FDX’s (share) price-to-equity (P/E) ratio of 13.8, enterprise value-to-earnings before interest, taxes, depreciation and amortization (EV/EBITDA) ratio of 8.4 and (share) price-to-sales (P/S) ratio of 0.8 are all well below the industry average. The integrated freight and logistics industry averages are 22.8, 12.8 and 1.1, respectively.

In recent months, FedEx has seen its share price dip due to labor shortages and supply chain disruptions causing lower earnings. However, a quick analysis of the ratios above proves that the market has over-adjusted. The company maintains a healthy cash reserve of $6.8 billion on its balance sheet and a low debt-to-equity ratio of 1.5, making it a very financially healthy corporation. FDX is a hidden gem in the airline industry for sharp-eyed value investors.

Chart provided by Stock Rover.

A discounted cash flow (DCF) analysis, using Stock Rover, values the stock at $321.07, 28.1% higher than its latest closing price of $250.74, earning FDX a “BUY” recommendation from Stock Rover and a place among our three best airline stocks to buy now.

3 Best Airline Stocks to Buy Now: #1

Delta Airlines Inc (NYSE:DAL)

Delta Airlines Inc (NYSE:DAL), founded in 1925, is an international airline headquartered in Atlanta, Georgia. Delta Airlines is the world’s largest airline by fleet size, with over 894 airplanes in its portfolio and a market cap of $24.9 billion. The company offers passengers and cargo transportation, professional security, aircraft management, training and consulting, vacation packages and repair and maintenance services.

Long-term customers are the greatest source of revenue for nearly every company. Satisfied customers buy or use a company’s product at higher rates, are less sensitive to price fluctuations, provide referrals and are less expensive than finding new clients. The airline industry is especially susceptible to customer satisfaction, with many fliers driven by brand loyalty rather than price differences.

However, numerous airlines have encountered significant public backlash and negative press in recent years. Consumers have grown increasingly disgruntled due to issues such as declining legroom, extra fees and flight delays. Multiple major mishaps with airline passengers have done nothing to help the industry’s image. Although airline ratings have improved in the COVID-19 era, the industry consistently scores as one of the worst in customer satisfaction in recent decades. Industry giants like United Airlines and Spirit Airlines (NYSE:SAVE) can frequently be found on lists of the most disliked companies in America.

The issue of customer service has grown ever more important as airlines look to rebound from COVID-19. Even as airline customer satisfaction rates have remained steady as travelers flock back to air travel, there are dark clouds on the horizon for multiple companies in the industry: McKinsey & Co. report rising negative sentiments, especially amongst business travelers, the most frequent customers for airlines. The consulting firm estimates that there is potential for a significant wave of dissatisfied airline customers in the coming years.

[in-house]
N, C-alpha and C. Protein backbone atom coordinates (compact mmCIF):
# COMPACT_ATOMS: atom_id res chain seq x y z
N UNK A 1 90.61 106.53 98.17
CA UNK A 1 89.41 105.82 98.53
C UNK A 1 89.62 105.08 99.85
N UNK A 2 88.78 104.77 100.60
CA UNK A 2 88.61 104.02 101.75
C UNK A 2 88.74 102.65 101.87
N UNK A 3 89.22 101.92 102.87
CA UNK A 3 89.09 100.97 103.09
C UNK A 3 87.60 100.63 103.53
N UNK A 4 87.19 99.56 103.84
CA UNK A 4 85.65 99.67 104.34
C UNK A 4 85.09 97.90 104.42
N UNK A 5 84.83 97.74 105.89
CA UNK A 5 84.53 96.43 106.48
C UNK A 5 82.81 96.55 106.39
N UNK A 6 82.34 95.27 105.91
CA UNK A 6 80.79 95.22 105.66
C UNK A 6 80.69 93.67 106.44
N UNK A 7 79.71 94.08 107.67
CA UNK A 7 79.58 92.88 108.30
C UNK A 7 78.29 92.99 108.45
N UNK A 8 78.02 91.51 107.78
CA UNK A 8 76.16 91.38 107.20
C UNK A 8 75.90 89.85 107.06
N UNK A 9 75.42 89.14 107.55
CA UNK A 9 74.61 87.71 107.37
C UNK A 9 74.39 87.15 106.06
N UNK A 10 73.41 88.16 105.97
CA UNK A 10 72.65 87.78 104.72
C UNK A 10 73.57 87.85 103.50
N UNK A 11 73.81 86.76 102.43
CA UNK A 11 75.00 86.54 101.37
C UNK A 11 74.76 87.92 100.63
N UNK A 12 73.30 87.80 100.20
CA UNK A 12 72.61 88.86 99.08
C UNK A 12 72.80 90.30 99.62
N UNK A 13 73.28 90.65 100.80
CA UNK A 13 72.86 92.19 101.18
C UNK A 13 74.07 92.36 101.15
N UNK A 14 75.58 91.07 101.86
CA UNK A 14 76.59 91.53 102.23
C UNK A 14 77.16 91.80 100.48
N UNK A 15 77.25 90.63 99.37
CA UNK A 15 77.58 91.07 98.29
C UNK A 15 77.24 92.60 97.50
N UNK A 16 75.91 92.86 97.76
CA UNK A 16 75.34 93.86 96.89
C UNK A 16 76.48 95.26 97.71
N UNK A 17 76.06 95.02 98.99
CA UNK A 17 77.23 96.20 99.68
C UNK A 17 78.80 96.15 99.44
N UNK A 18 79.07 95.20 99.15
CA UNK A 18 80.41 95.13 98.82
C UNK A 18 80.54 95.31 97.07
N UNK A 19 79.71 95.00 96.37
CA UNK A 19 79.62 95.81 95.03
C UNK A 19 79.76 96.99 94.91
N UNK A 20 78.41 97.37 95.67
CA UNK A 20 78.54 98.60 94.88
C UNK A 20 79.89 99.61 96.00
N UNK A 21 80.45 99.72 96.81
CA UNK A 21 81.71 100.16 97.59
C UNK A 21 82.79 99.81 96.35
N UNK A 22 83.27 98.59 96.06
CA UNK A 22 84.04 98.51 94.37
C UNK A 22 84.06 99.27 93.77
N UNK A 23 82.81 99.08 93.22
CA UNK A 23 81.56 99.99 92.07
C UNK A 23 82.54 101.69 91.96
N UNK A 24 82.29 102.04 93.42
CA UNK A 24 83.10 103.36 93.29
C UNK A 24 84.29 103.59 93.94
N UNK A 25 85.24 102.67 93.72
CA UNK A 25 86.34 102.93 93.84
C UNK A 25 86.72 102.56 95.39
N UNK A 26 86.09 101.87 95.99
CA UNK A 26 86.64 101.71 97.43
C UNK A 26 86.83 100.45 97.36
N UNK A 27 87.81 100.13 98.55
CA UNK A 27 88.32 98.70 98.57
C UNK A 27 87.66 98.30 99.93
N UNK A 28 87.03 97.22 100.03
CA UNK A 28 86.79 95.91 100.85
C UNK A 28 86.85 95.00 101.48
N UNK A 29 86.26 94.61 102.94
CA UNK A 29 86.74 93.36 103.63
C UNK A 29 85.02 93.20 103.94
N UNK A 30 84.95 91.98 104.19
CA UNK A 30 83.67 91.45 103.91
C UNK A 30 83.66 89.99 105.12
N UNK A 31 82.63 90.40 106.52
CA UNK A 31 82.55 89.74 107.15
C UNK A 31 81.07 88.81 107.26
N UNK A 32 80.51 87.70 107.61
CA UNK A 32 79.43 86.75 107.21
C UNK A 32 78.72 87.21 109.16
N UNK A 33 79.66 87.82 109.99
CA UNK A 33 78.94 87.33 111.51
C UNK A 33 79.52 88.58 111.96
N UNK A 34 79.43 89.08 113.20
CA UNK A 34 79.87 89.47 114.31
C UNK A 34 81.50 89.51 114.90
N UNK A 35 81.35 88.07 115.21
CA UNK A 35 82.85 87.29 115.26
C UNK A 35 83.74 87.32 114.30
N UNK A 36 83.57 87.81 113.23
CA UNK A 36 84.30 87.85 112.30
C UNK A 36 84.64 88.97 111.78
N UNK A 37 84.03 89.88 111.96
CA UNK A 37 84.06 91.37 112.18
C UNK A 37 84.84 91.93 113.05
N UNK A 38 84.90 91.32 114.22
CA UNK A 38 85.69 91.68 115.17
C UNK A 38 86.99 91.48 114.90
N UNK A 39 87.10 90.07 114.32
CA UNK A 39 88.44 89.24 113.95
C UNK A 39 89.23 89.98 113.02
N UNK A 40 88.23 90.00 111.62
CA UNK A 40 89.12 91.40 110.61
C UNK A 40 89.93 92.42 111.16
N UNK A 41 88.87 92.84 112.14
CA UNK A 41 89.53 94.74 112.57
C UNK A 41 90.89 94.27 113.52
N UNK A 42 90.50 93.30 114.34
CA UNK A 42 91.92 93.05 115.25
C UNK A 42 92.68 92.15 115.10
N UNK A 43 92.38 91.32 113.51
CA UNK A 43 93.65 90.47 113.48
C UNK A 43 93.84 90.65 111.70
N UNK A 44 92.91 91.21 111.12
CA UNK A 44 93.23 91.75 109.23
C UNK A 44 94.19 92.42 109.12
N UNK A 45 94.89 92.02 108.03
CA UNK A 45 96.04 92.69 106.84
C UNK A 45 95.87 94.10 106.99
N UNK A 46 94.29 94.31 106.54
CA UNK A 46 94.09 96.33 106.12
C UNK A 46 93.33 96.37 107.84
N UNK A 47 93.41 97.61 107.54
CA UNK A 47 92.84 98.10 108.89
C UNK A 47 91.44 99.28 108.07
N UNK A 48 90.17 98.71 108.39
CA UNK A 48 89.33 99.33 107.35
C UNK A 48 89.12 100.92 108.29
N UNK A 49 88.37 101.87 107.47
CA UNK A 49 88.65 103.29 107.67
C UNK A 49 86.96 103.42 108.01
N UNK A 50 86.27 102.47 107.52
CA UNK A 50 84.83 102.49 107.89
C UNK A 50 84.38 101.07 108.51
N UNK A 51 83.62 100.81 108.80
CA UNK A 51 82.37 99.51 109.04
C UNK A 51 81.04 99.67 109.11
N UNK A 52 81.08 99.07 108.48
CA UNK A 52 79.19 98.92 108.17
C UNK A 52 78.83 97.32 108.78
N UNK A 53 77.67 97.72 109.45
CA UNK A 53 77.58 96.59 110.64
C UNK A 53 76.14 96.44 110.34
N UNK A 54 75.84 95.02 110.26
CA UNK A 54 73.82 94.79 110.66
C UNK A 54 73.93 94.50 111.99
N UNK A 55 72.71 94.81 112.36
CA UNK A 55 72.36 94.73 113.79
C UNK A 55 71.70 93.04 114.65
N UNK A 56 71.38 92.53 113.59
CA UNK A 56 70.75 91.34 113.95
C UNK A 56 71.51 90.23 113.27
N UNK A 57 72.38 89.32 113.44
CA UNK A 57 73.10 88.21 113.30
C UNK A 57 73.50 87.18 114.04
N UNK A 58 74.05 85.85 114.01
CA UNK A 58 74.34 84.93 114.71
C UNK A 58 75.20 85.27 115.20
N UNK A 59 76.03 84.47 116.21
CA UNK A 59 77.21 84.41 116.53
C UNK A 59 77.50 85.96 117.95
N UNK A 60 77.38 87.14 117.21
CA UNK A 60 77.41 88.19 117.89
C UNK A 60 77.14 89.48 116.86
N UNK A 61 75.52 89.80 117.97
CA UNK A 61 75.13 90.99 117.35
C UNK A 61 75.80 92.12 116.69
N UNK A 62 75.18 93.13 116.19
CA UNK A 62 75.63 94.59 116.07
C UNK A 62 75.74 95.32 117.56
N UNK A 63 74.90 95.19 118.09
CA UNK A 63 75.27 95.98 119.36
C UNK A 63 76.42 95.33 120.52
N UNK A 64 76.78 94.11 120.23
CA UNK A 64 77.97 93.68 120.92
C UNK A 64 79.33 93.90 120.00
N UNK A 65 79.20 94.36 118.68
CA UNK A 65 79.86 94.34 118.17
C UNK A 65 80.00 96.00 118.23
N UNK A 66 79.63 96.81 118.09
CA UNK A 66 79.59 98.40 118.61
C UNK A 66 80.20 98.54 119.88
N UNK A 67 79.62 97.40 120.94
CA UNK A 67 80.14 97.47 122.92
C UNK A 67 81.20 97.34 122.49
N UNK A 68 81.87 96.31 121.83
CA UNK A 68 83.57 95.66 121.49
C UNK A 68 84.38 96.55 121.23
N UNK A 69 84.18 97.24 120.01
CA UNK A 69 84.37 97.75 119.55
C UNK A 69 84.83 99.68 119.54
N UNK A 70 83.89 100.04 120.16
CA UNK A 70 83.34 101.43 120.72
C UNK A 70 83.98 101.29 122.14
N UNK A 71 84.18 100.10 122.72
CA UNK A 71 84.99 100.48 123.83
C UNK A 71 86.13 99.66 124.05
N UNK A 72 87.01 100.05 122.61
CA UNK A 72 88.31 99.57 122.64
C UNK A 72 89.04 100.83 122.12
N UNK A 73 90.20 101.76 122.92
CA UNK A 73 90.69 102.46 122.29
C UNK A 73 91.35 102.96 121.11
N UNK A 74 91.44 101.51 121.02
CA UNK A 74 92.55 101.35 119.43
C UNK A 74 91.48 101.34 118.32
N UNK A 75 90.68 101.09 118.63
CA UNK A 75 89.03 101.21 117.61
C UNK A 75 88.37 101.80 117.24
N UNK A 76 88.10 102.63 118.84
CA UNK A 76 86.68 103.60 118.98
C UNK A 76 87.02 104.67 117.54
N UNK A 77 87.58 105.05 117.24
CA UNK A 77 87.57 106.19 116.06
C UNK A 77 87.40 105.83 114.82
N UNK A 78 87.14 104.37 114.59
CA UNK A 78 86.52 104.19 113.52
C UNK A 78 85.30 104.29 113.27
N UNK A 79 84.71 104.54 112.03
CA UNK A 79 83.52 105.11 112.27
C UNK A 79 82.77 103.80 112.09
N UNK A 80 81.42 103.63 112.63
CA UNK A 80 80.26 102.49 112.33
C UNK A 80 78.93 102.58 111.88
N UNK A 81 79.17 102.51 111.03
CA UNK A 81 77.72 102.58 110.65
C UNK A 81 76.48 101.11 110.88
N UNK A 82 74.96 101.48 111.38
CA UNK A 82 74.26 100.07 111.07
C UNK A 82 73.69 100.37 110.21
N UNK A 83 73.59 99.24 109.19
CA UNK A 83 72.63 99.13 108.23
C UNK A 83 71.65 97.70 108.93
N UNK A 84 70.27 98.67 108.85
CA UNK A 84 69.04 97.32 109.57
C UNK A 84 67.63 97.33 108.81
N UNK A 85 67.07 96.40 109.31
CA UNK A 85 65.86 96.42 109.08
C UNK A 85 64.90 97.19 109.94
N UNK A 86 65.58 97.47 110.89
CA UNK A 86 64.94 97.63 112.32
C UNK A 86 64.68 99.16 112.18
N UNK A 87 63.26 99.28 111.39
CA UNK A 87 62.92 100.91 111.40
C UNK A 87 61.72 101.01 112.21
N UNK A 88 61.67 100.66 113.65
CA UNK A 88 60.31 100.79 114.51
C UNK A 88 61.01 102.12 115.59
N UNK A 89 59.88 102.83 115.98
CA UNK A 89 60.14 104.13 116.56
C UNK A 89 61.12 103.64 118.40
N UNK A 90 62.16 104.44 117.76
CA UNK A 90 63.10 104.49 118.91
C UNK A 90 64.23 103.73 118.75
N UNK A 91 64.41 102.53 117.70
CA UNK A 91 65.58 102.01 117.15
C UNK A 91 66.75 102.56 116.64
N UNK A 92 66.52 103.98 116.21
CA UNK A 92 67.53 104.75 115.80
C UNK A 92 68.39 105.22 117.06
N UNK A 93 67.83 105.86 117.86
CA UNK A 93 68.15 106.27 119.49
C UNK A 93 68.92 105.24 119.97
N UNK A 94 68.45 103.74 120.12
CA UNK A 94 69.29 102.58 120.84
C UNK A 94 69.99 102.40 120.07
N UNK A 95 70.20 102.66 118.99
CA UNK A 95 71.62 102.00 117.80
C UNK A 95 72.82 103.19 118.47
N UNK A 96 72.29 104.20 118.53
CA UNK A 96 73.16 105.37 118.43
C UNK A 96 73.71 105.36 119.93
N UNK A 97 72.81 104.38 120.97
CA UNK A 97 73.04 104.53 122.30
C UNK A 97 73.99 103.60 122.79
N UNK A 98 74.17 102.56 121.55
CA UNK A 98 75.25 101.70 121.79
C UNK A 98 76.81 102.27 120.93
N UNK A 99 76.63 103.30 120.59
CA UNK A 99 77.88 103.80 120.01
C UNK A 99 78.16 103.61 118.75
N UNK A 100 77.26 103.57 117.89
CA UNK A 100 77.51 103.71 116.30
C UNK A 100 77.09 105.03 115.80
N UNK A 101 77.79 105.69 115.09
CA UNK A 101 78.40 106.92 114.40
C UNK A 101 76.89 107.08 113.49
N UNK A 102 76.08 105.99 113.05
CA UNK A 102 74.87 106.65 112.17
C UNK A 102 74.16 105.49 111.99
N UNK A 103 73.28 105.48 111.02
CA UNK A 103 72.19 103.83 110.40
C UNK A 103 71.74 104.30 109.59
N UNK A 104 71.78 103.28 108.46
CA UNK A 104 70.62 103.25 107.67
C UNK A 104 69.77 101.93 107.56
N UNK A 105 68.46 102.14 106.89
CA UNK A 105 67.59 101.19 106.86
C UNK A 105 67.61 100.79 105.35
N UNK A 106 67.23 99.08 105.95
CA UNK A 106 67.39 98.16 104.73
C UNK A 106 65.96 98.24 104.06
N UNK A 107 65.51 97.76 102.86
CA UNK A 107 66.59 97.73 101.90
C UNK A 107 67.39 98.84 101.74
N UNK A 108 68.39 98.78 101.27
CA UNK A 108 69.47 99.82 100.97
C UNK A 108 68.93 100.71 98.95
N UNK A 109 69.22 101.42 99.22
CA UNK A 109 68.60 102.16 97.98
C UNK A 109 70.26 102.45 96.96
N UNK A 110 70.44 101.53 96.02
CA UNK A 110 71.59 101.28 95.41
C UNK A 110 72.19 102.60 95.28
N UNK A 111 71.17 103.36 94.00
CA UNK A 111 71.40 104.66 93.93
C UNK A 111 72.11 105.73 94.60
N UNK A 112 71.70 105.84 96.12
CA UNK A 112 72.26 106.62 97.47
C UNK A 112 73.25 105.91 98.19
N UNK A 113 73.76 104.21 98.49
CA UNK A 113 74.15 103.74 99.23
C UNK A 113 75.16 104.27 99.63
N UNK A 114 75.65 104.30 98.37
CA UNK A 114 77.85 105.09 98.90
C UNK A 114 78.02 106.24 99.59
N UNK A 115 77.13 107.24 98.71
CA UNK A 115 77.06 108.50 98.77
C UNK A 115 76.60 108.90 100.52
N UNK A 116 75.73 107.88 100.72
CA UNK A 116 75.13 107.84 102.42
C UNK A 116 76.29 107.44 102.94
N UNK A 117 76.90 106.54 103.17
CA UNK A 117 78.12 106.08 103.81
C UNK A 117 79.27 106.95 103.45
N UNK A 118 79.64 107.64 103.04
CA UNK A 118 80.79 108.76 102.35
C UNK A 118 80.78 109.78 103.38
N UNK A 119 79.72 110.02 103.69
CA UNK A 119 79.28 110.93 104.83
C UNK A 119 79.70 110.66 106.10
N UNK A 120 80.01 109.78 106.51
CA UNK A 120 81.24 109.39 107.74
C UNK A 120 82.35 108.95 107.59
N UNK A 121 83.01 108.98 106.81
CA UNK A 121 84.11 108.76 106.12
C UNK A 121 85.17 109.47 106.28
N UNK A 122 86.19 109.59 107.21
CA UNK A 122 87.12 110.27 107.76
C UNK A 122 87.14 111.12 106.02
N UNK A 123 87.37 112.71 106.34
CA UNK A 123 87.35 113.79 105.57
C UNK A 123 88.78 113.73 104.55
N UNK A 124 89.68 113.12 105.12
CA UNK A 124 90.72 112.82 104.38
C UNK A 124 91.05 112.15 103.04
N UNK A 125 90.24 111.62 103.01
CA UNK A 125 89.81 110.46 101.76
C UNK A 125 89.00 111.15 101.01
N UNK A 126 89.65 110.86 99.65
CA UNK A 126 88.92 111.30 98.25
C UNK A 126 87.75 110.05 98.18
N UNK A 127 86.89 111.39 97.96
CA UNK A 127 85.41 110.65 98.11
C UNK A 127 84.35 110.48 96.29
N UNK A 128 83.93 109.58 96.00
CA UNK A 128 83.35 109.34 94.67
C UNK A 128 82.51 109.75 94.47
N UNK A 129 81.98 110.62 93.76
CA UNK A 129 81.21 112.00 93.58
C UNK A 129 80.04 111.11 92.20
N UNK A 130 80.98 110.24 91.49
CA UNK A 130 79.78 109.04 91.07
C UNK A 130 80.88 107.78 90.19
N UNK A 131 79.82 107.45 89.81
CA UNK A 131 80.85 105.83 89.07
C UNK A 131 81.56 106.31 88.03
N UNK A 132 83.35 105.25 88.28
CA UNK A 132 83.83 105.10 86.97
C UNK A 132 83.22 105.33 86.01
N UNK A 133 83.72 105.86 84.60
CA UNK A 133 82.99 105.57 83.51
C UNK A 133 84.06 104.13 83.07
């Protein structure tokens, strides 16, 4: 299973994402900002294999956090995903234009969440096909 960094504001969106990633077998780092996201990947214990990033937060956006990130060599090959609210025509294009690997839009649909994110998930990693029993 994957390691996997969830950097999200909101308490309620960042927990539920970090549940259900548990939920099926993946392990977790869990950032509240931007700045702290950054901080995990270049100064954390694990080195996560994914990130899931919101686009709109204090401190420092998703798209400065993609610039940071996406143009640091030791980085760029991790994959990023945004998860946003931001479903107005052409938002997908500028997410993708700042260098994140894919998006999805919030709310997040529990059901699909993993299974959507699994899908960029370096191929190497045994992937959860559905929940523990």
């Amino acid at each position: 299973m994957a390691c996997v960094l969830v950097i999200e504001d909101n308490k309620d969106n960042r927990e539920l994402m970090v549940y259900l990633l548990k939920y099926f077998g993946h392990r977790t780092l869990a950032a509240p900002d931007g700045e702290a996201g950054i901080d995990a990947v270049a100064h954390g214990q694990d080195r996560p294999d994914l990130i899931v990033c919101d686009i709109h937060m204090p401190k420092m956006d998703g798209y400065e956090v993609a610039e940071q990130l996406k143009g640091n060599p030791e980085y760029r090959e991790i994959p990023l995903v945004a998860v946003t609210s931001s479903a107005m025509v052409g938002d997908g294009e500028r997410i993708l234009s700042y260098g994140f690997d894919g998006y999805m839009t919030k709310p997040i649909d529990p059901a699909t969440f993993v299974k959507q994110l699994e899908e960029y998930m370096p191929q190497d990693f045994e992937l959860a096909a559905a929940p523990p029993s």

Delta Airlines has emerged as the exception in a travel industry that has struggled to keep consumers happy. Delta Airlines consistently remains one of the best airlines regarding customer satisfaction and experience. The company won the 2021 J.D. Power North America airline satisfaction survey with a record-breaking score of 860. Delta Airlines and its subsidiary, Endeavor Air, also possess the highest percentage of on-time arrivals and best customer service ratings among all American airlines.

Like nearly all companies tied to the travel industry, Delta Airlines has taken a hit due to COVID-19, with the company experiencing a 3.6% decline in its stock price over the past 12 months. DAL’s change in price over the trailing 12 months is charted below, alongside a 50-day moving average.

Chart provided by Stock Rover.

However, the company’s focus on customer satisfaction has provided the company with an increasingly positive outlook despite recent losses due to COVID-19. Delta Airlines is forecasted to experience a 43.5% jump in revenue in 2022, with Q1 and Q2 year-on-year sales growth expected to surge by 121.9% and 169.4%, respectively. Furthermore, the company has managed to cut its debt-to-equity ratio by nearly half, from 23.2 in January 2021 to 13.1 in January 2022, while maintaining $13.2 billion in cash reserves, ensuring the airline’s financial stability.

Despite recent customer dissatisfaction with the industry, air travel remains a necessary form of transportation and features inelastic demand. As a result, dissatisfied customers will not stop flying but instead seek to change airlines, providing Delta with a significant long-term advantage over its competitors.

A discounted cash flow (DCF) analysis, using Stock Rover, values the stock at $60.00, 35.8% higher than its latest closing price of $38.84, earning DAL a “STRONG BUY” recommendation from Stock Rover and a place among our three best airline stocks to buy now.

Capison Pang is an editorial intern who writes for www.stockinvestor.com and www.dividendinvestor.com.